Most people understand what collagen is, but many are not yet familiar with liposomal vitamin C. Both of these substances are beneficial for improving gut health and reducing the inflammation that can cause stiff, swollen joints.
Benefits of Collagen
Collagen is a protein found naturally in the human body. In fact, it is the most abundant protein in the body. It is located in the musculoskeletal system, in blood vessels, and also in the digestive system.
It is often thought of as the “glue” that holds the body together. Even before the age of 30, most people have started losing their collagen stores. By 40, it is depleting more quickly than we can produce it.
Though it is mostly known for keeping skin youthful, collagen is vital in maintaining a healthy digestive system. It helps repair leaky gut by sealing the intestines and protecting them from toxins in the digestive tract.
Collagen is necessary to “heal, seal, and repair” the gut lining and return the digestive system to its natural balance.
Benefits of Liposomal Vitamin C
Liposomes are “nano-sized” transporters. They are responsible for carrying nutrients directly from the blood to the body’s cells. Liposomal vitamin C is a type of vitamin C that is more easily absorbed by the body. Microscopic droplets of fat-soluble liposomes encapsulate the vitamin C, making it easier to transport and access.
Nearly 80% of water-soluble vitamin C is excreted from the body, but almost 90% of liposomal vitamin C is directly absorbed into the digestive tract cells.
Liposomal vitamin C is easier on the gut and may help reduce the GI symptoms related to taking high doses of water-soluble vitamin C. Vitamin C is an important supplement for reducing inflammatory markers. It has effectively reduced the inflammatory symptoms associated with colds, flu, and seasonal allergies.
While scents like lavender commonly come to mind when we think of stress relief, it turns out citrus may evoke a sense of calm, too. Typically associated with invigorating and energizing powers, the scent of an orange has also been associated with stress relief. Find out how having this fruit on hand can help you stay calm in the face of a chaotic day below.
Inhale to Reduce Stress
By some estimations, the scent of an orange may reduce stress by more than 70%. Yet, having ripe orange slices on hand may not always be the most practical option for those of us with busy schedules. Using essential oils is therefore be a good alternative for getting an uplifting whiff of citrus during a long commute, for example. Likewise, if you anticipate a hectic work day, you can apply a few drops of essential oils approved for topical use on the wrists, temples, neck, or behind the ears. While mandarin has been linked to better digestion in addition to reduced stress, other citrus oils have unique benefits, too. Lemon, for example, has been shown to improve cognitive performance, while the scent of grapefruit oil appears to reduce cravings and boost metabolism.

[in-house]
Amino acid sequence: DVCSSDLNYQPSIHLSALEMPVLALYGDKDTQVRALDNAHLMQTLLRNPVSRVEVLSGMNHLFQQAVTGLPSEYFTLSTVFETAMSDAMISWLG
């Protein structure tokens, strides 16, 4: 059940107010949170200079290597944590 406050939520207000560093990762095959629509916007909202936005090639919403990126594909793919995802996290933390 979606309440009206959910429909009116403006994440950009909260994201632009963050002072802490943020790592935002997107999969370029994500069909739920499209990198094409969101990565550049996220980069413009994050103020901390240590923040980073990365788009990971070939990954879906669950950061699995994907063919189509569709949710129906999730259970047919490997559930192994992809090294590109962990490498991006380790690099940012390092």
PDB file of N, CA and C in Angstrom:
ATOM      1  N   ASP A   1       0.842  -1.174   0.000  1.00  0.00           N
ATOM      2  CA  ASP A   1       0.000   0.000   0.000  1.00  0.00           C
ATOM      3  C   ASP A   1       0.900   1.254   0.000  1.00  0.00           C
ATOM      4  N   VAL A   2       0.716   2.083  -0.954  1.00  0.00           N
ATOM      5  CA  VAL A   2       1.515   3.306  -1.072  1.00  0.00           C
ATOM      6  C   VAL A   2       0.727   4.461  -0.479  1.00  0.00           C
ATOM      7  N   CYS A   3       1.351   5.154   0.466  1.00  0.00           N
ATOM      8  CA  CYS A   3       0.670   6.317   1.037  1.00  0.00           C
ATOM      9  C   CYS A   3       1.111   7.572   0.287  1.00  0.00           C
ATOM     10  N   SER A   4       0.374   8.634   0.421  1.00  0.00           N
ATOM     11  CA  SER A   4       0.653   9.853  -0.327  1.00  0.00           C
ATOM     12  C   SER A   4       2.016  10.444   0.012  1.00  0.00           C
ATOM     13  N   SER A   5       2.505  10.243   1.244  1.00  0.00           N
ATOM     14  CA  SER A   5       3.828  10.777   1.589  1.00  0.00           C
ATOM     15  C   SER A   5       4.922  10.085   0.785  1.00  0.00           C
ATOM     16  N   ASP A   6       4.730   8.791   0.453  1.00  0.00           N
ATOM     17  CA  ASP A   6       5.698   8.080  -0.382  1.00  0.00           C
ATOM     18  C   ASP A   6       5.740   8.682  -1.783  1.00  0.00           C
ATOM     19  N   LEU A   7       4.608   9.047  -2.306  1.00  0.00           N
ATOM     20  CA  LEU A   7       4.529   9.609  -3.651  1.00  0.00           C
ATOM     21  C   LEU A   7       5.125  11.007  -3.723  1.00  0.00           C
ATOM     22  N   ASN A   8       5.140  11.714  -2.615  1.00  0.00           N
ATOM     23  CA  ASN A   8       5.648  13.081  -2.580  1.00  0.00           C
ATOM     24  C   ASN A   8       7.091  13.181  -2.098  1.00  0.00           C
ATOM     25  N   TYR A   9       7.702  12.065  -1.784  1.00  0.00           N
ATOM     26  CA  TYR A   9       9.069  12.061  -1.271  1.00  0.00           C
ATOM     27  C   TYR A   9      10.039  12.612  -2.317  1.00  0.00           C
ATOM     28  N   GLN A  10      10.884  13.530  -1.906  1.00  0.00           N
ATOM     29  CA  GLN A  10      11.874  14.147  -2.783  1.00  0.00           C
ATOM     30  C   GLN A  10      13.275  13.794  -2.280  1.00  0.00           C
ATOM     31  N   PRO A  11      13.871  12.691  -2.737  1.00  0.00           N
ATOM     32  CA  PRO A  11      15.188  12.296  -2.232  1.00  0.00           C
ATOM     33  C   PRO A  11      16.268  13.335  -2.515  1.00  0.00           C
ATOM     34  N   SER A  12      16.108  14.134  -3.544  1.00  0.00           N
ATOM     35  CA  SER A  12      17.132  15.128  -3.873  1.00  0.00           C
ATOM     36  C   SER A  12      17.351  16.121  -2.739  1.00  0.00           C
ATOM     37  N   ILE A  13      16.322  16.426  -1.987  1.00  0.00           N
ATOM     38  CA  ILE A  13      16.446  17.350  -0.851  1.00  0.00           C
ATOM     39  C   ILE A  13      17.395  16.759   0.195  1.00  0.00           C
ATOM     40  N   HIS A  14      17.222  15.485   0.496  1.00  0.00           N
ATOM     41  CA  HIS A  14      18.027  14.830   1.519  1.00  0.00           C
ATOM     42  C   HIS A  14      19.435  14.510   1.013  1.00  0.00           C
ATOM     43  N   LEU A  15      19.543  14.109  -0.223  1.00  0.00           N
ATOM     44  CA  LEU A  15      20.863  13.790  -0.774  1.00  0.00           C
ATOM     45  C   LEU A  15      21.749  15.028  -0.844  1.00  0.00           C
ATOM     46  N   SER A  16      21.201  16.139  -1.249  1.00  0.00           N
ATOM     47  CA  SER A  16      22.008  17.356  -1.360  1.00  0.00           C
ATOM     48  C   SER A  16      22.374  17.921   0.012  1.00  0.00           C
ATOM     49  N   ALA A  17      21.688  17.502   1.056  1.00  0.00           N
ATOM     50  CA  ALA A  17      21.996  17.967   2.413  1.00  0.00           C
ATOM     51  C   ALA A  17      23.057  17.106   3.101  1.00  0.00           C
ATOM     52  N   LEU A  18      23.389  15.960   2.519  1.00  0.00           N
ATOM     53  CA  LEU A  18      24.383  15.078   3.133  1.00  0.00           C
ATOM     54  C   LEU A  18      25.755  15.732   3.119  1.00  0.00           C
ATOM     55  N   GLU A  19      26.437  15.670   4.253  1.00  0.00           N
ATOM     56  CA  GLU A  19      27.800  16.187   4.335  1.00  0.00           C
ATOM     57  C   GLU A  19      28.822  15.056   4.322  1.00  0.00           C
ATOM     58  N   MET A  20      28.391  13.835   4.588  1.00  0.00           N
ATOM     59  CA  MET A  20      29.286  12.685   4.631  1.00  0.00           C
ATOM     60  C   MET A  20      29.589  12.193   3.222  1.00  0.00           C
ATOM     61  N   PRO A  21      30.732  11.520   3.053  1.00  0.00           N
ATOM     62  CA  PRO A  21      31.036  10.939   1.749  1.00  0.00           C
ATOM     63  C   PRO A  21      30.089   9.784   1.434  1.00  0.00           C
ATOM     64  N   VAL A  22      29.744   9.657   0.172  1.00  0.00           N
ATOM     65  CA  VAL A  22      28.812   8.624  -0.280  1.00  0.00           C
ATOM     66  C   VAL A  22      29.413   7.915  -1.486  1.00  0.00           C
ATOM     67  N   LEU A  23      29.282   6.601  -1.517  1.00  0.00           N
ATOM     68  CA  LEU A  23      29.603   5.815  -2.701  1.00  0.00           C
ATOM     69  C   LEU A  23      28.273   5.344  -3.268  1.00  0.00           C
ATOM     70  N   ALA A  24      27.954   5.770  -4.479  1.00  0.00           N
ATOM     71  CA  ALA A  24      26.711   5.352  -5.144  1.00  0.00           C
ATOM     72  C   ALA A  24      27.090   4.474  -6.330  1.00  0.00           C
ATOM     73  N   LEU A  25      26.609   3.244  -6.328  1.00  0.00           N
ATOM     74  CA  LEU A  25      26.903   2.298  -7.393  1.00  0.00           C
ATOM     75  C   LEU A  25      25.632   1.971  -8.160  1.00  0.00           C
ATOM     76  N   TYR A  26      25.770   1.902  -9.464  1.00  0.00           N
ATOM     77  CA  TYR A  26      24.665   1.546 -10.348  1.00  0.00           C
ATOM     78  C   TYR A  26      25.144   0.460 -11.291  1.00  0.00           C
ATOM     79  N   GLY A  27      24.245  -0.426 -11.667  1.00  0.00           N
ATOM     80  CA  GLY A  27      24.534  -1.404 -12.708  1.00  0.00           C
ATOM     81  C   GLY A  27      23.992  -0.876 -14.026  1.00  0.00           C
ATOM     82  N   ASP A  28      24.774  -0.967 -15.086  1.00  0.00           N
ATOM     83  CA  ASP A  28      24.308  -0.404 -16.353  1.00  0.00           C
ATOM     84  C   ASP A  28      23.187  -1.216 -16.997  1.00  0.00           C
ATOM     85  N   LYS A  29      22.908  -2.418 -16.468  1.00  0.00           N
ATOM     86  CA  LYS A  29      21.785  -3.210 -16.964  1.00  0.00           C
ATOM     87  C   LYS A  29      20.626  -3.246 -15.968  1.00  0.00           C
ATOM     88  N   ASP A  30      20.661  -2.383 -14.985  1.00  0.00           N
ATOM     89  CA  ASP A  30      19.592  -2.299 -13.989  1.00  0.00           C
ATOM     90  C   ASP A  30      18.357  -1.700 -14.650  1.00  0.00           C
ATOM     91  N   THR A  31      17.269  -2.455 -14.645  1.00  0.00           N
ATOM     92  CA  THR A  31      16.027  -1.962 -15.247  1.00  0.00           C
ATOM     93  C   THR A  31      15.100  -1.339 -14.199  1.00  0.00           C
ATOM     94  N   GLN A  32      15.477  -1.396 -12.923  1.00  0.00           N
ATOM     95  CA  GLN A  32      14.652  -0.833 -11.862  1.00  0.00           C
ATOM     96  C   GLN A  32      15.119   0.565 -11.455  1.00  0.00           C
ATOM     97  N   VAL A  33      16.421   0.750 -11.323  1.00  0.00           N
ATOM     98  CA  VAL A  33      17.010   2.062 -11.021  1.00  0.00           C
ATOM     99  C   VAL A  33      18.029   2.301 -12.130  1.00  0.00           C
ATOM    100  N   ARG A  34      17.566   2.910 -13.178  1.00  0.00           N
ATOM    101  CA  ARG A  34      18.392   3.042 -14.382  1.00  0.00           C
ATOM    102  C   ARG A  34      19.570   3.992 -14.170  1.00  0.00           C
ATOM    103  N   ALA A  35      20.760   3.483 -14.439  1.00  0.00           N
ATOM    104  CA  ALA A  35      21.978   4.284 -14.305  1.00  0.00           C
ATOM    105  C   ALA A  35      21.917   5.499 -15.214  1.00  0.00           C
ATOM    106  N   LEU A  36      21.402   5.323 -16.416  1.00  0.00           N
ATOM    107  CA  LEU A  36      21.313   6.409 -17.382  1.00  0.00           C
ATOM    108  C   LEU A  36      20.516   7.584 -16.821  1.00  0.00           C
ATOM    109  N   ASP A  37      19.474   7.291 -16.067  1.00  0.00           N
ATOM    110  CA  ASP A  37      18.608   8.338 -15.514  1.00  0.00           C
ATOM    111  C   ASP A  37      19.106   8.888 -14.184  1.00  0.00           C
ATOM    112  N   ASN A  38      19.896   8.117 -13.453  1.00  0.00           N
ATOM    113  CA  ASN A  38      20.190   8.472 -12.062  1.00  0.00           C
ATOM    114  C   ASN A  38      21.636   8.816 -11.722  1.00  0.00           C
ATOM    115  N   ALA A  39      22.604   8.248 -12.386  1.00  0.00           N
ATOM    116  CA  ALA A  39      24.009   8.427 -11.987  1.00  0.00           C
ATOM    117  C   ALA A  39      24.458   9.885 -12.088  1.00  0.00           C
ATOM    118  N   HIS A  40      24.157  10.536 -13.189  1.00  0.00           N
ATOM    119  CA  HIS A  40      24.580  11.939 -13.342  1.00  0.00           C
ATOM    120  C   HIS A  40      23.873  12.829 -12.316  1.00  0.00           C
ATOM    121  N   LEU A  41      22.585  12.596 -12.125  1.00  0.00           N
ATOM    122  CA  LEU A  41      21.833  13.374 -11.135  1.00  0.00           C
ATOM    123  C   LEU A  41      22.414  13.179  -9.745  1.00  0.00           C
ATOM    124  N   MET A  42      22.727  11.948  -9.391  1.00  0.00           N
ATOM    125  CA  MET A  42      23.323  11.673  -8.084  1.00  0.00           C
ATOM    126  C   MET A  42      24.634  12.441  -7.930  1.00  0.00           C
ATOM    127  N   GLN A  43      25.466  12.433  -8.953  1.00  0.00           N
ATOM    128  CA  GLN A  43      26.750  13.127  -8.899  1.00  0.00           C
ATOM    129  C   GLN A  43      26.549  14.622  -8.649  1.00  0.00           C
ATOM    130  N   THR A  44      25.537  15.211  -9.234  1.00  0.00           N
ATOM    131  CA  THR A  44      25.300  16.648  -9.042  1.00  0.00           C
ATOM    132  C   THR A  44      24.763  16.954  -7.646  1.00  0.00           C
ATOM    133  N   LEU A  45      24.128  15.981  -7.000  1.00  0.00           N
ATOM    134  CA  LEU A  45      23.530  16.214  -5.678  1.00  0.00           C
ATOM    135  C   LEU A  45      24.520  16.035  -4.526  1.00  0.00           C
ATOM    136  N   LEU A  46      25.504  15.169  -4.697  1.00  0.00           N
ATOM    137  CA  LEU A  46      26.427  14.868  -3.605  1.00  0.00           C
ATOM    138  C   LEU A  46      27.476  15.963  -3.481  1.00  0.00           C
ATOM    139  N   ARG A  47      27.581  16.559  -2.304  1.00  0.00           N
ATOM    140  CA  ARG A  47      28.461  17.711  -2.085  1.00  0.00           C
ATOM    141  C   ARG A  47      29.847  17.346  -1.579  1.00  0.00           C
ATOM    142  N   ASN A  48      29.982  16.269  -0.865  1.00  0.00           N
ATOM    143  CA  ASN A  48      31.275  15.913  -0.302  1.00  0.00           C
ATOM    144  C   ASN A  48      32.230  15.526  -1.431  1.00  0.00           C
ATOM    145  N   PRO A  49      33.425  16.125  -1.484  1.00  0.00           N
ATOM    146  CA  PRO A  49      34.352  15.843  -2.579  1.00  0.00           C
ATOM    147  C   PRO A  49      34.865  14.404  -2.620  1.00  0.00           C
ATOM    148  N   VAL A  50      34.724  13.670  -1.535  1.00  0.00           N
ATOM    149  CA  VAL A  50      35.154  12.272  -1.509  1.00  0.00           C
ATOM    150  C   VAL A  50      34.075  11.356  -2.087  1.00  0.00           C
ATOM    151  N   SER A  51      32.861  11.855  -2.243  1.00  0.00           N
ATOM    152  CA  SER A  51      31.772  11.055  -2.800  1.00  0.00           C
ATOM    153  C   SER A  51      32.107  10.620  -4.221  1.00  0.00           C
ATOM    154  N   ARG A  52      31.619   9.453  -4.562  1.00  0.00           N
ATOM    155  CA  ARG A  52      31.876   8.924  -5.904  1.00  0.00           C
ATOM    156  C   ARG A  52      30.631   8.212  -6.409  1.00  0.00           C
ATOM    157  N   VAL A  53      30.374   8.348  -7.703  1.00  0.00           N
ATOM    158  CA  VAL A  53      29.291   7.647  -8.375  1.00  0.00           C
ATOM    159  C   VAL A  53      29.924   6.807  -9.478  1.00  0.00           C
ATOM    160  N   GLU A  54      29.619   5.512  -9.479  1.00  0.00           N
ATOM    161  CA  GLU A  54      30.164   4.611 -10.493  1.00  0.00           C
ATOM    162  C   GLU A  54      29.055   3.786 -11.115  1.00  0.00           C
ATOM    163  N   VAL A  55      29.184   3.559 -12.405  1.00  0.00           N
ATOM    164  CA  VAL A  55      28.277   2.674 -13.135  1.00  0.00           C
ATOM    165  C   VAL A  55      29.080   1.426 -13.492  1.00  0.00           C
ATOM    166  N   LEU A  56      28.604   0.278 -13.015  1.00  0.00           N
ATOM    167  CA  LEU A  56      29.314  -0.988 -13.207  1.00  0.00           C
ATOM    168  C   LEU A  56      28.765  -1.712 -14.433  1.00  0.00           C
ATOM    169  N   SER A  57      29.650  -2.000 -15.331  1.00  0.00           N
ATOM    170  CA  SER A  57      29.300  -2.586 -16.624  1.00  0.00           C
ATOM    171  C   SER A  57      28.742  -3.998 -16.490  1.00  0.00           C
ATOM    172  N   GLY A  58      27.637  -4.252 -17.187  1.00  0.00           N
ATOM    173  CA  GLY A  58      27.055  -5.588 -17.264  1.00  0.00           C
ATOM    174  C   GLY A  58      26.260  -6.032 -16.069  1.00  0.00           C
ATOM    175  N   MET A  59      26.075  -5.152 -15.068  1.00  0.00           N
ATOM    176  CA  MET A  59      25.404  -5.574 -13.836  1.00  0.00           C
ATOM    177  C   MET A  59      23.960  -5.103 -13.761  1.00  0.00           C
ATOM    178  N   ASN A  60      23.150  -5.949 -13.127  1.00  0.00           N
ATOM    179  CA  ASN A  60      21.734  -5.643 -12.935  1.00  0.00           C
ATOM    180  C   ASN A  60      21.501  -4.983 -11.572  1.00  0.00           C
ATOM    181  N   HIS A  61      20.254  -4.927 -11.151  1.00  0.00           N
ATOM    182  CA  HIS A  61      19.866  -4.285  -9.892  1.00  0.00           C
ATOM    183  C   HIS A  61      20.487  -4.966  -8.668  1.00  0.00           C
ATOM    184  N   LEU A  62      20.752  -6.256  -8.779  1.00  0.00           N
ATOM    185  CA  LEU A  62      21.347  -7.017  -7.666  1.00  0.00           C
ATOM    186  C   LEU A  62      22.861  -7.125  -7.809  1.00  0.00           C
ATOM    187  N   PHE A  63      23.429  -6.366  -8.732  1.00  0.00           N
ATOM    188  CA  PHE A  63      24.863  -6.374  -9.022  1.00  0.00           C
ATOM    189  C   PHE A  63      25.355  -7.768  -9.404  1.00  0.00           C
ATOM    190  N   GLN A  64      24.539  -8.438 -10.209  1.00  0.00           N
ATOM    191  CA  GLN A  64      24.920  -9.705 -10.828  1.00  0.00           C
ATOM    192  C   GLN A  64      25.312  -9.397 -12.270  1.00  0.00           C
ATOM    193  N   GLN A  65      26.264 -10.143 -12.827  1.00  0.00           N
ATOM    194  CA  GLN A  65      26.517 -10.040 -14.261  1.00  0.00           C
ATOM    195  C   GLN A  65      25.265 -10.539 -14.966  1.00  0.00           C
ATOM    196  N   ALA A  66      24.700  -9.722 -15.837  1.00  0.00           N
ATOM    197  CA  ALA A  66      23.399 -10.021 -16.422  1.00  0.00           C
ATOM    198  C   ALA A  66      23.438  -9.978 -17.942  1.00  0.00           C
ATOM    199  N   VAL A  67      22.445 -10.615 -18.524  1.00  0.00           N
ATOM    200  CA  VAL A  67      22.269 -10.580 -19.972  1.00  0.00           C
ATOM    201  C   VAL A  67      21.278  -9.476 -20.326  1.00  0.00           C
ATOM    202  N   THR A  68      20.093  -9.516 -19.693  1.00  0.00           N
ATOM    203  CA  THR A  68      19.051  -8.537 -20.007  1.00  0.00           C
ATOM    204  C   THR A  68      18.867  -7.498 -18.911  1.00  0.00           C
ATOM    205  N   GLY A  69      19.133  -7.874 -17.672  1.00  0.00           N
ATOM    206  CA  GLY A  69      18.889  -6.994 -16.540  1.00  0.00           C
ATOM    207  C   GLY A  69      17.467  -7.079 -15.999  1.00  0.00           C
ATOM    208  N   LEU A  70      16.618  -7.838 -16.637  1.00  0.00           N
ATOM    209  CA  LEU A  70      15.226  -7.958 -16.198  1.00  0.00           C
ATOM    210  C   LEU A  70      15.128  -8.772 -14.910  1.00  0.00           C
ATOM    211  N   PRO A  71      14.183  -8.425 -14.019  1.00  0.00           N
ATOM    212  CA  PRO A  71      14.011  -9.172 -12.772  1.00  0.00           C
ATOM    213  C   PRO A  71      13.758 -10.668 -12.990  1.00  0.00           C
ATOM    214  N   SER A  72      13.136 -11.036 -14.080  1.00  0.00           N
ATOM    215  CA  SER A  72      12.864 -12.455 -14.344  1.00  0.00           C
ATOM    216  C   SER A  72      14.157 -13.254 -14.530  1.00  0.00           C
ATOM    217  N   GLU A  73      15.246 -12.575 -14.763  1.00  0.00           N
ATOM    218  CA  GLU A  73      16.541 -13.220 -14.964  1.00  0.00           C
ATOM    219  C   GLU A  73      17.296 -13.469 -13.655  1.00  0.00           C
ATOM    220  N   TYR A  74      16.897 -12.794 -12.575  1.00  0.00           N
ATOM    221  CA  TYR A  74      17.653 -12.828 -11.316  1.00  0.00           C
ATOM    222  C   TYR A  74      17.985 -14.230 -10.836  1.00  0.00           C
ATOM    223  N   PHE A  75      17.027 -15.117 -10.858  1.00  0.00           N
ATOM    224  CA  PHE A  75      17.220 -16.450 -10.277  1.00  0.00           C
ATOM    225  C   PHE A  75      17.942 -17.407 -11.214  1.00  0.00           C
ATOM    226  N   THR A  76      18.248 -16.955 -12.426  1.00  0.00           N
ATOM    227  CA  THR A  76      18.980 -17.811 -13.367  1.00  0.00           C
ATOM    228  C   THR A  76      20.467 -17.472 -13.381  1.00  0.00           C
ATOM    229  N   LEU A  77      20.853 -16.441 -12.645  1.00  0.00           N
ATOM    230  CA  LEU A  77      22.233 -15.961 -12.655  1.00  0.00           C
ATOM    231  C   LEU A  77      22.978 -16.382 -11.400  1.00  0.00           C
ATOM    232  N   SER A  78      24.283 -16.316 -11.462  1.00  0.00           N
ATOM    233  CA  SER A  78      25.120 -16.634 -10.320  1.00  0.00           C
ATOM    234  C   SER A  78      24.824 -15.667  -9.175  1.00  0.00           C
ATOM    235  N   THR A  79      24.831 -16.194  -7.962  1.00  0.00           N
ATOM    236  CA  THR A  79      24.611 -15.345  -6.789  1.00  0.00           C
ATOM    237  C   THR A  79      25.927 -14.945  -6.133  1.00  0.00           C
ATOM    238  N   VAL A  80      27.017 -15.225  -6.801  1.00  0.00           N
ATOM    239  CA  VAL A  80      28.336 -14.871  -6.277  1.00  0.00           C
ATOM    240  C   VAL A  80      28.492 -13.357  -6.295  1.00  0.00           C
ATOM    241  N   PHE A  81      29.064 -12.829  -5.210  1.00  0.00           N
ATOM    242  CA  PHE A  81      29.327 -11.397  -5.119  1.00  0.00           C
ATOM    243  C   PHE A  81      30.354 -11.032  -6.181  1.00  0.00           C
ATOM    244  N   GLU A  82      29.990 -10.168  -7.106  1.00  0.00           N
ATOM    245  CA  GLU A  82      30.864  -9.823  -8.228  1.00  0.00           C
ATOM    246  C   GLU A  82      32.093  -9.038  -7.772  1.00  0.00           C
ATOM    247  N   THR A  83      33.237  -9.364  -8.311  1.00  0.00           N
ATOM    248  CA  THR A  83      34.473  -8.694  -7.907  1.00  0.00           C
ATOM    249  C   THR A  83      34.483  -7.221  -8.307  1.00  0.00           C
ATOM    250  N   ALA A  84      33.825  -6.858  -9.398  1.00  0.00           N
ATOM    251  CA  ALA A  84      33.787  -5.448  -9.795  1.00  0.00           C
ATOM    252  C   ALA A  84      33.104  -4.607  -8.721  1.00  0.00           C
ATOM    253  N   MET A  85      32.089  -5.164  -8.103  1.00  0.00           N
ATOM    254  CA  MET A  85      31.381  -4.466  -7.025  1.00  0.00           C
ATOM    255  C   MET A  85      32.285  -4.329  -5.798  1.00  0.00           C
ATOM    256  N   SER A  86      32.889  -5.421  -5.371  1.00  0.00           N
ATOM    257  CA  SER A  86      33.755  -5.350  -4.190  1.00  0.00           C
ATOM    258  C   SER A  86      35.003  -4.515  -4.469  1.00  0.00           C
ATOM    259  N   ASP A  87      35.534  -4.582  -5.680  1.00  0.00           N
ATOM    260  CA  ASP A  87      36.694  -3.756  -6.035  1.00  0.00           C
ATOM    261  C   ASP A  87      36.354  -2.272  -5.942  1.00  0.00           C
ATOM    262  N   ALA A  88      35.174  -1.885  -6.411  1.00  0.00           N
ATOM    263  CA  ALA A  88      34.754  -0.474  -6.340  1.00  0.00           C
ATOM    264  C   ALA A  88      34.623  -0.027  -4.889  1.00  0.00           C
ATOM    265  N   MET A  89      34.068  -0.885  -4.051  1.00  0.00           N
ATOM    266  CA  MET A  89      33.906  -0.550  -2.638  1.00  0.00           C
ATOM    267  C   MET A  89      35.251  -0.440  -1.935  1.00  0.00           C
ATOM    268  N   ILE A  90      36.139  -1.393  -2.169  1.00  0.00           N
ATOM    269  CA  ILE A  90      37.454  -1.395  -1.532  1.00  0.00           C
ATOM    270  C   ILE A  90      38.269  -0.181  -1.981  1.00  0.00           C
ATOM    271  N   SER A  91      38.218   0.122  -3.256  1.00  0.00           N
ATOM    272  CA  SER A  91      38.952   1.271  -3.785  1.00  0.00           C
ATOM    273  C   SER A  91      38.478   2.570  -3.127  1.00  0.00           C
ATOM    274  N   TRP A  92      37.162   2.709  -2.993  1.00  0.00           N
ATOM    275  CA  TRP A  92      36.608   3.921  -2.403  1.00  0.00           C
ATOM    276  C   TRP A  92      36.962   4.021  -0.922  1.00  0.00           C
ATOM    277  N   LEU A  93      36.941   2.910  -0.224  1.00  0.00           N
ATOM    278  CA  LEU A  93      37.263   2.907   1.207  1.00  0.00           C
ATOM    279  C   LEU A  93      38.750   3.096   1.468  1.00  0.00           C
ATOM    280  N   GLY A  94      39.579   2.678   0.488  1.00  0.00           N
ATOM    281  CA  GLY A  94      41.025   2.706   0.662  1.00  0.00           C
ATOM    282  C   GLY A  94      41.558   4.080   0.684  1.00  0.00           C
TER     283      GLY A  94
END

Of course, you don’t have to simply smell oranges to reduce stress. In fact, eating oranges may pack an even more powerful punch.
Vitamin C for Relaxation
If you have a particularly stress-inducing event coming up, it may be worthwhile to pack an orange in your bag. People who consumed 1,000 mg of vitamin C before delivering a speech had lower levels of cortisol, also known as the stress hormone, as well as lower blood pressure. While the sensory benefits of peeling an orange undoubtedly contribute to this more relaxed state, the vitamin C itself also aids in stress reduction by allowing the body to quickly process cortisol. Moreover, people with high vitamin C levels actually recover from stressful situations quicker.
While an orange a day may keep the stress away, vitamin C supplements may also be beneficial for certain populations. Although the recommended dietary allowance for vitamin C for adults is a mere 75-90 mg, some evidence suggests that this outdated recommendation – which was established to combat scurvy – is inadequate for optimizing health. Thus, it comes as no surprise that vitamin C is the most commonly consumed supplement. If you’re considering upping your intake, just be sure to check in with a medical or dietary expert before beginning a new supplement regimen.
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